The best bubbly

Old World and New meet at Illinois Sparkling Company

click to enlarge The best bubbly
PHOTO COURTESY ILLINOIS SPARKLING COMPANY
The lineup of sparkling wines from Illinois Sparkling Company.

There are few things I enjoy more than a good glass of bubbly. Champagne, while not the birthplace of sparkling wine, is considered to be the benchmark for top-quality bubbles. The region of France itself is quite small, measuring just under 135 square miles, and only wines grown and produced within its borders are allowed to be labeled as Champagne. 

The process itself is also strictly regulated – true Champagne must be made in the traditional method. Grapes are harvested when they're still relatively tart, then pressed and fermented into a base wine, which is then bottled along with a splash of liqueur de tirage. This mixture of sugar, yeast and nutrients sparks a secondary fermentation in the bottle, which creates the wine's iconic sparkle. Once this second fermentation is complete, the wine is matured on the lees (spent yeast cells) for a minimum of 12 months, but the finest wines will often spend several years aging on the lees before it is released. Also known as méthode champenoise, or méthode traditional, this process was developed and perfected by generations of winemakers in Champagne, and all wines bearing that label are made in this way. This costly, labor-intensive process, combined with limited supply from this tiny region, is why true Champagne is never cheap.

Luckily, wine regions around the world have adopted this same technique, and top-quality méthode champenoise wines can be found in both old-world and new-world regions alike. Traditionally made sparklers from a number of French regions are labeled as cremant, with those from Alsace, Loire and Burgundy being some of the most noteworthy. Spanish cava is also made this way (Italian prosecco is made using a different process). Premium méthode champenoise wines can also be found in practically every New World wine region. Graham Beck is one of my favorite producers from South Africa, and here in the United States, brands like Schramsberg, Chandon and Gruet have achieved legacy status, thanks to their consistently high quality.

click to enlarge The best bubbly
PHOTO COURTESY ILLINOIS SPARKLING COMPANY
Hand-riddling, a process that involves slowly inverting the wine bottle so sediment collects in the neck.

Even bubbly lovers in Illinois don't have to travel far to imbibe in delicious méthode champenoise wines. Illinois Sparkling Company, located just two hours north of Springfield, has been making crisp, quaffable traditionally made sparkling wine since 2008. Mark Wenzel is the winemaker and owner of August Hill winery in Utica, Illinois. While he was developing wines for August Hill he noted that Illinois grapes had a similar composition to fruit from Champagne, in that they were high in acid and low in tannin (compounds that contribute texture and structure in red wines). The climate and geography here in Illinois are remarkably similar to Champagne, which is relatively flat compared to other winemaking regions and has a cold, continental climate.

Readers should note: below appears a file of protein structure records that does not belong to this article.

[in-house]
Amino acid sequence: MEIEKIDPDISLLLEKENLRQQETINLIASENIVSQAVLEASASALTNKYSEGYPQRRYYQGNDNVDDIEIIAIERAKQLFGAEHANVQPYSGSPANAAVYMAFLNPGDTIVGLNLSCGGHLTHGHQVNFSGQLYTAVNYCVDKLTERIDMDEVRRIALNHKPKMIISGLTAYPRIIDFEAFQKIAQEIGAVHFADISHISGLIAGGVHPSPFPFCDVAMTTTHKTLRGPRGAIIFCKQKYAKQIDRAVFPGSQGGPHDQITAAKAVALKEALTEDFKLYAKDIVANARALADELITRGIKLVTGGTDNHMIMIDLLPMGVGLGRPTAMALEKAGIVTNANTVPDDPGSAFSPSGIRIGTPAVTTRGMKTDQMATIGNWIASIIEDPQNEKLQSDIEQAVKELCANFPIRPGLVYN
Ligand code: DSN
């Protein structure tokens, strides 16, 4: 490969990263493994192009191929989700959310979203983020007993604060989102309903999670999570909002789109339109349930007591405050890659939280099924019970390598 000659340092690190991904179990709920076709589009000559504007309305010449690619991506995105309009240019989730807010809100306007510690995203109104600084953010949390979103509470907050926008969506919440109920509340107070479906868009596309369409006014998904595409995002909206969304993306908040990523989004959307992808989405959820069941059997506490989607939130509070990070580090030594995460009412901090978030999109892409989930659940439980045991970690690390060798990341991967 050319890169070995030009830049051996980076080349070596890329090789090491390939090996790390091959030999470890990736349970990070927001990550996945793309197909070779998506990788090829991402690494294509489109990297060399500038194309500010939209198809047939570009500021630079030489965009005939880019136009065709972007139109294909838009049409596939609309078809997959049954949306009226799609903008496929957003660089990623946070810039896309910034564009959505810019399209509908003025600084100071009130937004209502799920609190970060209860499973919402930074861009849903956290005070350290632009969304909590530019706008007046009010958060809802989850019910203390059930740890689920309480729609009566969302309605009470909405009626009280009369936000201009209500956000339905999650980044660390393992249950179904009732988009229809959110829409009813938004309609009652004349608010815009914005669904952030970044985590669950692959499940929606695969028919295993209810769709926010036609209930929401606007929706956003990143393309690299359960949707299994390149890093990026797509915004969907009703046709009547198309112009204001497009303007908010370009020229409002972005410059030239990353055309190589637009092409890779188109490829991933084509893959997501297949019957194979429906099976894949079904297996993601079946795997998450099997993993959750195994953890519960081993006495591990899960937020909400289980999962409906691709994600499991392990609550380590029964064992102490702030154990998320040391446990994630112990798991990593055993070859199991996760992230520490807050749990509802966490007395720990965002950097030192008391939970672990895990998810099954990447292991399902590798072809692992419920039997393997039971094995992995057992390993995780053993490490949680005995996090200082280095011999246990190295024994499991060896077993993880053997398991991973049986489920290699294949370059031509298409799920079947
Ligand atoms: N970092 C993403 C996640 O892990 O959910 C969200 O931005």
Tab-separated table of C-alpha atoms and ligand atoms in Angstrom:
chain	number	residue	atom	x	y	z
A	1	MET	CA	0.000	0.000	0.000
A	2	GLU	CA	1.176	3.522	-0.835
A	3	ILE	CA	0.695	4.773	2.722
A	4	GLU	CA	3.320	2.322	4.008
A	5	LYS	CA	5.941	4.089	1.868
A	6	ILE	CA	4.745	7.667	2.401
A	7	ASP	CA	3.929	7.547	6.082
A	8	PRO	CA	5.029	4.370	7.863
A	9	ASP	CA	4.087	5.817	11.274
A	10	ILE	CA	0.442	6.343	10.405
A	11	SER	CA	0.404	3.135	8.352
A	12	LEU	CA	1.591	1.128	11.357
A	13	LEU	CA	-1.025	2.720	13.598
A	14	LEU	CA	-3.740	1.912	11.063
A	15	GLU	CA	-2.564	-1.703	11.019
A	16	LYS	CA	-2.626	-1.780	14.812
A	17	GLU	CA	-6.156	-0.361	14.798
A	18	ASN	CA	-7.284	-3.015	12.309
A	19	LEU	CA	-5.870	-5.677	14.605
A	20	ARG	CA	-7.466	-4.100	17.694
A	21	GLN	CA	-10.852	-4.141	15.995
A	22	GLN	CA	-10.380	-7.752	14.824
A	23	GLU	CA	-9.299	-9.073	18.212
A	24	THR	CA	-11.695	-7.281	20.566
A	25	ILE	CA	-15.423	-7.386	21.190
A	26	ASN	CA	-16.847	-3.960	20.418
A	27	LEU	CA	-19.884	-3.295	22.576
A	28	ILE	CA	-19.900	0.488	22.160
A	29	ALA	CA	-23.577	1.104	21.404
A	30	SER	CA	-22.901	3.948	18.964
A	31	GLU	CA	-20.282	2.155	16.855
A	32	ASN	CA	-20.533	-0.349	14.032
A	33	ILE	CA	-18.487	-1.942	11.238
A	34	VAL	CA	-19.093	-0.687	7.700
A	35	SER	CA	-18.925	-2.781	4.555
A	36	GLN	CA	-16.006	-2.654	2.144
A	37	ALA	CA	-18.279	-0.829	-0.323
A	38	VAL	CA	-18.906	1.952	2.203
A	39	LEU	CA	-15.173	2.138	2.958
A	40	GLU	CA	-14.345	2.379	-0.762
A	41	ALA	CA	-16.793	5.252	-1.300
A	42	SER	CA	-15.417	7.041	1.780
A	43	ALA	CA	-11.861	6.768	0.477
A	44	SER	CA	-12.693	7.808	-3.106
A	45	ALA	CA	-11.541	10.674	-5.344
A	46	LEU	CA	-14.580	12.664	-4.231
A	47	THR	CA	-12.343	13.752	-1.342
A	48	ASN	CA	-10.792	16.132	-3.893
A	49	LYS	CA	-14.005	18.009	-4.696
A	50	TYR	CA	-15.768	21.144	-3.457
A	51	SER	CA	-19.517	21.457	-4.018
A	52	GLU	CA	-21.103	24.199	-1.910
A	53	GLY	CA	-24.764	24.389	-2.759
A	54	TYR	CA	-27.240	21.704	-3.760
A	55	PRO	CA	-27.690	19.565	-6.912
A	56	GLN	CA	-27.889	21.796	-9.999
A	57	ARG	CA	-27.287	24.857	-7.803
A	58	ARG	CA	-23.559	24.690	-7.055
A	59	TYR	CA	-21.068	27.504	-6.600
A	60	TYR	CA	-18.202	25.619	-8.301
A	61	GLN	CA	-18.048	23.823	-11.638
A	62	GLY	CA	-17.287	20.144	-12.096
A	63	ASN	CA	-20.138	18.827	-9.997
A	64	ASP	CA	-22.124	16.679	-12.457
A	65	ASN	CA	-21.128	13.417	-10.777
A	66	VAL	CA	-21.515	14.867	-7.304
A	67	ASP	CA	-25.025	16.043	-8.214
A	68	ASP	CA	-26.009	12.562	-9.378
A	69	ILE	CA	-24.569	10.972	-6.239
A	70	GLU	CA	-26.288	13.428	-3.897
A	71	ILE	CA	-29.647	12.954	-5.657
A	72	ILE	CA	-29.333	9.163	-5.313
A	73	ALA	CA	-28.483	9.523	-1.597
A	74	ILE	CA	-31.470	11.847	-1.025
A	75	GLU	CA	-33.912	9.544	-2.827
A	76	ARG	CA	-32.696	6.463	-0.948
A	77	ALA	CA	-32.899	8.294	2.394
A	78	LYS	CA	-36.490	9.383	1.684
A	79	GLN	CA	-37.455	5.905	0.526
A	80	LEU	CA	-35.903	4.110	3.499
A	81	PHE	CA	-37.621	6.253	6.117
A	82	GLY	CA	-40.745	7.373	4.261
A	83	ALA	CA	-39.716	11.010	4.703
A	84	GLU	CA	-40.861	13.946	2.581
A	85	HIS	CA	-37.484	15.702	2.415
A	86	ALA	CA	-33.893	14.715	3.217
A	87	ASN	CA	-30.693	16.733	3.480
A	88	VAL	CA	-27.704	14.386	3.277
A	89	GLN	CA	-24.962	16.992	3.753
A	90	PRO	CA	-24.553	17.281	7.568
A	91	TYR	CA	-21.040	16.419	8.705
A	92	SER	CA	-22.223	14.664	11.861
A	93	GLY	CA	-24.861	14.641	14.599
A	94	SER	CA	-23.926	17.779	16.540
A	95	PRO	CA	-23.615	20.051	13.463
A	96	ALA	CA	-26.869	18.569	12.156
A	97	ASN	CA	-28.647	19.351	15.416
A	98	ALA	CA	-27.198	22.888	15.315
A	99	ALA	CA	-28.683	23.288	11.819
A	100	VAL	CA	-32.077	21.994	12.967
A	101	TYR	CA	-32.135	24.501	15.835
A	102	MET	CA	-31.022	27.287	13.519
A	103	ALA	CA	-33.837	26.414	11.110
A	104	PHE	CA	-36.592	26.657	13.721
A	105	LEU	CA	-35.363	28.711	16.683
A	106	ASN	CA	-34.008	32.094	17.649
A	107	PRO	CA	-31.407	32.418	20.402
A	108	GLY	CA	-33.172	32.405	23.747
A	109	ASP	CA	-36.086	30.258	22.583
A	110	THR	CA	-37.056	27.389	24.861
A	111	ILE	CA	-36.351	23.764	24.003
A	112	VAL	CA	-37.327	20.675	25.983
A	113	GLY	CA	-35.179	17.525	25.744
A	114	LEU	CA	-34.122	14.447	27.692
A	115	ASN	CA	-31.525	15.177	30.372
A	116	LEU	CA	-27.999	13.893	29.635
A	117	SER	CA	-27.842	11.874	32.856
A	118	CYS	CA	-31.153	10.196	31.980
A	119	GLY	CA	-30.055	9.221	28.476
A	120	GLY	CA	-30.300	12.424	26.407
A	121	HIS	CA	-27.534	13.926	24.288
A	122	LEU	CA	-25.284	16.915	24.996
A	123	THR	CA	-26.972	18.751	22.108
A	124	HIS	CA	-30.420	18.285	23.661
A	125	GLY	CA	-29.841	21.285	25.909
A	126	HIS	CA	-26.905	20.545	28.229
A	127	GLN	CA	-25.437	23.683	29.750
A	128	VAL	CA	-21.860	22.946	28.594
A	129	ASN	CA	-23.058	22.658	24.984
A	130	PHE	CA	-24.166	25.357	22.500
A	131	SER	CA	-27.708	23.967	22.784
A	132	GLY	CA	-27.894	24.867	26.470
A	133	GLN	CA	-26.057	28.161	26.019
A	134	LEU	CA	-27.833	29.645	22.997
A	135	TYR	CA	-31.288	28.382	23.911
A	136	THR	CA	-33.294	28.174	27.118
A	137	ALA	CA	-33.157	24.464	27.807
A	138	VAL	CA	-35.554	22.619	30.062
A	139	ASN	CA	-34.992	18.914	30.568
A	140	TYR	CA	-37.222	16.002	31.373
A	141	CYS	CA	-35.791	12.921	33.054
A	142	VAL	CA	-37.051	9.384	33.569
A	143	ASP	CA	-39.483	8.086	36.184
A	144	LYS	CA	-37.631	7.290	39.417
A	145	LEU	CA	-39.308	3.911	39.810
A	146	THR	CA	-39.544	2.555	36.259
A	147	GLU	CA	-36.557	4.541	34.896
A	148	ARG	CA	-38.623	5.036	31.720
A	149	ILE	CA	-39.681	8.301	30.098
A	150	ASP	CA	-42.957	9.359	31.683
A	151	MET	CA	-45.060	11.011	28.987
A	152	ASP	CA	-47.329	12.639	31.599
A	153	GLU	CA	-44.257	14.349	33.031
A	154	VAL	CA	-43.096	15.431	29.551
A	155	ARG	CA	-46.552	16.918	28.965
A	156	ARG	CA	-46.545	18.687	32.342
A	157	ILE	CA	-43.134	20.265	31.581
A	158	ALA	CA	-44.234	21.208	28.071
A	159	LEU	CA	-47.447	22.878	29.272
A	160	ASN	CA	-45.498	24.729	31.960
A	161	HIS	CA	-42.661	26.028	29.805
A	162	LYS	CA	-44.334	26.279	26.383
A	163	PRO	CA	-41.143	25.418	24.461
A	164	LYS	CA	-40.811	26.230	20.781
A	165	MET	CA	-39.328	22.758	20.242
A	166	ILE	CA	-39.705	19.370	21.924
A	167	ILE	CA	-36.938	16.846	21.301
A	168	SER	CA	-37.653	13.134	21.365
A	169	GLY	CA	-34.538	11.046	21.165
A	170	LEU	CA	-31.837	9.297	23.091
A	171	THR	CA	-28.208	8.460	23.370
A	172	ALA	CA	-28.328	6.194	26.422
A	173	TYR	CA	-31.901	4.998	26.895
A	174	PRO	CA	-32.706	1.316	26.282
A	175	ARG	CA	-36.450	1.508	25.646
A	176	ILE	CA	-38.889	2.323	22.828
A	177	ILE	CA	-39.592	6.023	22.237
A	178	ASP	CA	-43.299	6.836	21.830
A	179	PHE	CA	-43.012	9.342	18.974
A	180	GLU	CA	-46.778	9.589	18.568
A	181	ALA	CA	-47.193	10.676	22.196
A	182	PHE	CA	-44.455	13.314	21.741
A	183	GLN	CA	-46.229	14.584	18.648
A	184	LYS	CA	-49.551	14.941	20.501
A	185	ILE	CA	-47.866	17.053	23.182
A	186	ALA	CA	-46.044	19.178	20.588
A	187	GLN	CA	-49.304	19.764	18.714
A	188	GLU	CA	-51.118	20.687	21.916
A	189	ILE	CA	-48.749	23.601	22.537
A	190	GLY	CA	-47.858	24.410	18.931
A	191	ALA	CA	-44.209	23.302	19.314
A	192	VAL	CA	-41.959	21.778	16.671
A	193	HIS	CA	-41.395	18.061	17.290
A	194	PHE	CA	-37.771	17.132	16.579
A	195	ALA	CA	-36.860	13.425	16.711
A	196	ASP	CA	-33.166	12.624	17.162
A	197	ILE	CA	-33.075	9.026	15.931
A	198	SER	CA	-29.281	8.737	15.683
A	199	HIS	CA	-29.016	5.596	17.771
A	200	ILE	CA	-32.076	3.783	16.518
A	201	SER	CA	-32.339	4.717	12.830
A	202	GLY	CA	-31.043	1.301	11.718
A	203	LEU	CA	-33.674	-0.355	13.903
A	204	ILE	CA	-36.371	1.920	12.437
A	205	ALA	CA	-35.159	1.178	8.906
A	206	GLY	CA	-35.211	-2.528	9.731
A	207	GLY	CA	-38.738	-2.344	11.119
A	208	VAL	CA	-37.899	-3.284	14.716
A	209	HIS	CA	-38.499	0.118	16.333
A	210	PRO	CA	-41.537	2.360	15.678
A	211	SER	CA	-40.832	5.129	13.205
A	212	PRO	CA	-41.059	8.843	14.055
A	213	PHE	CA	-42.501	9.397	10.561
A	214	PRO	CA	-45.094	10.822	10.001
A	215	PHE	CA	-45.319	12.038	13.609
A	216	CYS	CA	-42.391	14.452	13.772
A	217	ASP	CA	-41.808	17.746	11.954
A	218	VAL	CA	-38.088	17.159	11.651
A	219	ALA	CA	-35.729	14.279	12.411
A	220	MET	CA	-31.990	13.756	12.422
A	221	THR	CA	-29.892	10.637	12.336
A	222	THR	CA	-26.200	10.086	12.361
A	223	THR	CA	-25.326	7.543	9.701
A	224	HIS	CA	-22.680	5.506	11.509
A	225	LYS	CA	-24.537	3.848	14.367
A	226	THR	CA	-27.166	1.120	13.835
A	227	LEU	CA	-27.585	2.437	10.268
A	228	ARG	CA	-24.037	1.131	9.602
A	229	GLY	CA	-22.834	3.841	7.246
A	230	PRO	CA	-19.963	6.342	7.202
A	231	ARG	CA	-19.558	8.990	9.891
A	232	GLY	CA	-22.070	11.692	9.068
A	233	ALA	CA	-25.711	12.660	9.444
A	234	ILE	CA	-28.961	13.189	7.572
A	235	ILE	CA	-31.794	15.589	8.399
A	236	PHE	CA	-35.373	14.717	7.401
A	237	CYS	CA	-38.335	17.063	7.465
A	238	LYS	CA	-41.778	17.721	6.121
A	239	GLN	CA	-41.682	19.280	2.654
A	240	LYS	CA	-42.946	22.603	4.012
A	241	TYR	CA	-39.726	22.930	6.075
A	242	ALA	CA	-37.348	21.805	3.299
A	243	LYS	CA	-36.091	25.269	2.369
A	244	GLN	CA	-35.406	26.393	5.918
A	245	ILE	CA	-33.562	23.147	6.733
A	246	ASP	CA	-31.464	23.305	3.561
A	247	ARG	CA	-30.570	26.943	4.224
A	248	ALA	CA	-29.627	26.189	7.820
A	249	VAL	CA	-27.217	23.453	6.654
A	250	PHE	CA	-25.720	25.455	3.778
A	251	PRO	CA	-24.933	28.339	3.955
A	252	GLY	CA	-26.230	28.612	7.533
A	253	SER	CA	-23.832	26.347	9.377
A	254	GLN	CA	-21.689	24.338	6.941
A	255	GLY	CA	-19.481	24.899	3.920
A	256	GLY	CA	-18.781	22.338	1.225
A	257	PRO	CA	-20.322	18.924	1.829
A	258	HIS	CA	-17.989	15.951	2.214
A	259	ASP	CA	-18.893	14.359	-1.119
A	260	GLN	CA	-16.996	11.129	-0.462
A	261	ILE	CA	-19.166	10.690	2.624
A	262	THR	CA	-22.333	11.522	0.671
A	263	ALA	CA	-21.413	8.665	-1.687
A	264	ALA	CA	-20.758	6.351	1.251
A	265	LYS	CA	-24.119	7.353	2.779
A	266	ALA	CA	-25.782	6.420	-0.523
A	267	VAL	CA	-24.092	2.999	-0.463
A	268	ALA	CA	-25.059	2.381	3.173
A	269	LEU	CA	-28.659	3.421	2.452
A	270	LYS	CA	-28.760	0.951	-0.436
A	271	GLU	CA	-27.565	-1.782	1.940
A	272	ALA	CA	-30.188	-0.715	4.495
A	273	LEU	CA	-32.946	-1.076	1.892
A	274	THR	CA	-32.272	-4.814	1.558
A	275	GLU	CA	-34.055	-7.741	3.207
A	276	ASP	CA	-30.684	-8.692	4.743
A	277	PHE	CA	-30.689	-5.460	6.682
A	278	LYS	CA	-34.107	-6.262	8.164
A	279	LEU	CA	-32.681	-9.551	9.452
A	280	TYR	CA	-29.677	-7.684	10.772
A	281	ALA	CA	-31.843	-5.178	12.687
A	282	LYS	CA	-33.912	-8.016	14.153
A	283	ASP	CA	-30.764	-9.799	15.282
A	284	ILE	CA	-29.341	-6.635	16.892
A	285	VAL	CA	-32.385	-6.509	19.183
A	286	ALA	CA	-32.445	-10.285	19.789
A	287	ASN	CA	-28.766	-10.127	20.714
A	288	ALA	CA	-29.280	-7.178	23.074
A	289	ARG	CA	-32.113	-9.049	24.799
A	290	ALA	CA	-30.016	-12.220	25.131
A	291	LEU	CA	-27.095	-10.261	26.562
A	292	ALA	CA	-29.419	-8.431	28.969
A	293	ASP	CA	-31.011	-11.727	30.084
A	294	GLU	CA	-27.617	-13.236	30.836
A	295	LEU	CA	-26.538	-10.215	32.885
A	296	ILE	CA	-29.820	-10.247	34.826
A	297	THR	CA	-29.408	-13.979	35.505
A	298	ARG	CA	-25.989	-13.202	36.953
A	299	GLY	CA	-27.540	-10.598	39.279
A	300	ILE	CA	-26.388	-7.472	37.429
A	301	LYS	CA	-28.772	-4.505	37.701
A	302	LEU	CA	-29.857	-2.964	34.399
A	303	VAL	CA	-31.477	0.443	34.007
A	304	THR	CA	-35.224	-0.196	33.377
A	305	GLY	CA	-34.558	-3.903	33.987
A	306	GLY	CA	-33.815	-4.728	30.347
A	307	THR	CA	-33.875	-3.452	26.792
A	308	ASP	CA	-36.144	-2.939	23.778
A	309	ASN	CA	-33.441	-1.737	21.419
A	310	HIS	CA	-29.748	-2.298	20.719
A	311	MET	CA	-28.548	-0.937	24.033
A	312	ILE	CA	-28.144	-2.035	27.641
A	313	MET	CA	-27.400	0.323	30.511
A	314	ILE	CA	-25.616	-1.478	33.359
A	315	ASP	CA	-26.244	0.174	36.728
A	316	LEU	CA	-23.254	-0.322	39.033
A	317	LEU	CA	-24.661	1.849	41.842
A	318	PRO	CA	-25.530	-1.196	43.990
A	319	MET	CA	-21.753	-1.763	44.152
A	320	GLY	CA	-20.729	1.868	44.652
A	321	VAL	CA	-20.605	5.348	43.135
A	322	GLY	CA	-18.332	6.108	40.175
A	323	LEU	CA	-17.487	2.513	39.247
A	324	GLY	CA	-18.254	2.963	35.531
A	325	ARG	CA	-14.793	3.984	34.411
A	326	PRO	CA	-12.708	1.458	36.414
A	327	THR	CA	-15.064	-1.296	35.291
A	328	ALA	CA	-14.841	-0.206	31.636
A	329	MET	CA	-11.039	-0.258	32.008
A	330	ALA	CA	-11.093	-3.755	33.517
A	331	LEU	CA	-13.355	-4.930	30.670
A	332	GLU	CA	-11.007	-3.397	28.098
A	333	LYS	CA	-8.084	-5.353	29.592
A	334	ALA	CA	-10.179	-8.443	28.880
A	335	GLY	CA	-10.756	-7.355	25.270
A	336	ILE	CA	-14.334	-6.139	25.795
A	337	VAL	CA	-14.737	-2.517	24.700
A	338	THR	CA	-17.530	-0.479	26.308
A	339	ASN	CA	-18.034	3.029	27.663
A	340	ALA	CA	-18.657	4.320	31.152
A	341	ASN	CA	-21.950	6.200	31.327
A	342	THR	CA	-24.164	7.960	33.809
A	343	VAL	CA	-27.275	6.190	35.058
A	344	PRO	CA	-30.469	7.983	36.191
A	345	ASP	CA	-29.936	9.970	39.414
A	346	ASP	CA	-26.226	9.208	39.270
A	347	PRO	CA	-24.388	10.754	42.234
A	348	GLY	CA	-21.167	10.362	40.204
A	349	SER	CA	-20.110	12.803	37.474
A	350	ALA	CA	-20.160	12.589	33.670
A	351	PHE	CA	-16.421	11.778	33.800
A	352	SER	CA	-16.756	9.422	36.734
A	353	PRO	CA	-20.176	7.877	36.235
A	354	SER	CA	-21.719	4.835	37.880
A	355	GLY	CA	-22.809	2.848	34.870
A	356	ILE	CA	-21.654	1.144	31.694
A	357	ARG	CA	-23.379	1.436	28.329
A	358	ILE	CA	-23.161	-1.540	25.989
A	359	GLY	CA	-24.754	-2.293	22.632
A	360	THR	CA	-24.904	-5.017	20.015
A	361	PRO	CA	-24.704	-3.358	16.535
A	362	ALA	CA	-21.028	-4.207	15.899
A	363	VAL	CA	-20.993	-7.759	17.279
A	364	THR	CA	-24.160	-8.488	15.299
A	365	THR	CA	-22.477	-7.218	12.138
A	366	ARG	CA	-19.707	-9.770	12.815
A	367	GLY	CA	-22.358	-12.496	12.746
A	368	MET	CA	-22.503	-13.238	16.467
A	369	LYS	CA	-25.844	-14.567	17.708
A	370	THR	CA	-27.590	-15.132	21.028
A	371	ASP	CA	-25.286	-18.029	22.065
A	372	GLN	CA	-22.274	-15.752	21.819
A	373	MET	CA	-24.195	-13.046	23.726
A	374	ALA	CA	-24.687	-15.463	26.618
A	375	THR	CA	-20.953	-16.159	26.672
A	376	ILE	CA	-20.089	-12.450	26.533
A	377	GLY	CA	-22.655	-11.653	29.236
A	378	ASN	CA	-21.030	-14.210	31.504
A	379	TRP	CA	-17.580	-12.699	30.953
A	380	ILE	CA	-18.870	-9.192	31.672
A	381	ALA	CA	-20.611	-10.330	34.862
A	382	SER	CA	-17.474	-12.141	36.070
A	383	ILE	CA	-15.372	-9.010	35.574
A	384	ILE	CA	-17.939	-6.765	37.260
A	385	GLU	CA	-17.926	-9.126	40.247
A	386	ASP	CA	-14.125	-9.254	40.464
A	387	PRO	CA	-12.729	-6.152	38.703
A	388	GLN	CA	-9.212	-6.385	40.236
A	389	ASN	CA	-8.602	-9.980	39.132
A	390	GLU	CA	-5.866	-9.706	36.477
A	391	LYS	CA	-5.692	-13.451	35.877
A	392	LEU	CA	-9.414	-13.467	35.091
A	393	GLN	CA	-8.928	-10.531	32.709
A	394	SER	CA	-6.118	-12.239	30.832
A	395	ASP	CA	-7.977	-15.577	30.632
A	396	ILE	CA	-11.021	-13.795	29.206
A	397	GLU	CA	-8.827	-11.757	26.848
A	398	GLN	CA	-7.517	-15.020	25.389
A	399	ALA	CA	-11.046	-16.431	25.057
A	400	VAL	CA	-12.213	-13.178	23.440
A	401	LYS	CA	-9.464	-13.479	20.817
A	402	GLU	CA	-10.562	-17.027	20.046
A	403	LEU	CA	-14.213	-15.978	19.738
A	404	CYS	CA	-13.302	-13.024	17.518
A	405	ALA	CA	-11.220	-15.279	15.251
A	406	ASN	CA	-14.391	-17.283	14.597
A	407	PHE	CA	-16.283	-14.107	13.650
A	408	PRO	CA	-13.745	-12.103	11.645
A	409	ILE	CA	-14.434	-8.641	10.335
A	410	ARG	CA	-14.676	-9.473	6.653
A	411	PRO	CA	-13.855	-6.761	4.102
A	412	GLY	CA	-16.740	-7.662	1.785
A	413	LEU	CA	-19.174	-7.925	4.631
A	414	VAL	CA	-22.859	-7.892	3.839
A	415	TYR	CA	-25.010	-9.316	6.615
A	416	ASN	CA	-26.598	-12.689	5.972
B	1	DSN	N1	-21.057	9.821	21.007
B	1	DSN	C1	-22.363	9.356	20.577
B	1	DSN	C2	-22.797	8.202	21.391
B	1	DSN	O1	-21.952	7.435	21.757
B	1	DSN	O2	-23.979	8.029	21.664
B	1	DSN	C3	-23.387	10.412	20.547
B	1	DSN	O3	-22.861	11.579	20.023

"It all started, I guess, because my wife and I love to drink sparkling wine," Wenzel explains. "I made some base wine and took it around to folks at conferences who had some experience with sparkling wine and just tried to research and learn as much as I could." Eventually Wenzel would go on to create a separate brand for his bubbly: Illinois Sparkling Company. Using state of the art technology and equipment direct from Champagne, Wenzel has crafted a line of award-winning sparkling wines that showcases the potential of Midwest wines.

ISC's crisp Brut is a blend of Illinois-grown chardonel, frontenac gris and lacrosse varieties that combine the best characteristics of old-world grapes with the hardiness of American varietals. The wine spends three years on the yeast lees before being riddled and disgorged, a slow labor-intensive process that involves slowly inverting the bottle so the sediment collects in the neck of the bottle. The neck is then dipped in a super cold brine solution and the frozen plug of yeast is ejected. Wenzel riddled his wines by hand in the early days of ISC, but now uses a machine called a gyropalette. Designed in France and used by all the top Champagne houses, these machines accomplish in a matter of days what used to take weeks of tedious work. 

After disgorgement, the wine is topped up with liqueur d'expedition, a mixture of wine and sugar that dictates the sweetness of the final wine. Wenzel uses this opportunity to craft a line of wines in a range of sweetness levels. The brut is the driest, followed by increasingly sweet demi sec and sec offerings. ISC also makes sparkling Rosé from 100% chambourcin grapes, picked early while still fresh and vibrant. Aged for a shorter time on the lees to better preserve the wine's juicy red fruit aromas, the ISC Brut Ombré Rosé is incredibly food-friendly, pairing perfectly with everything from grilled lamb chops to fried chicken and buttery popcorn. Perhaps best of all, ISC's line of wines are competitively priced starting at around $25. Look for them at your local wine shop or at ISCbubbly.com

About The Author

Ashley Meyer

Ashley Meyer has been cooking as long as she has been walking. The daughter of beloved former Illinois Times food columnist, Julianne Glatz, Ashley offers a fresh, inspired take on her mother’s culinary legacy. Ashley studied winemaking at Lincoln University in Christchurch, New Zealand and recently achieved the...

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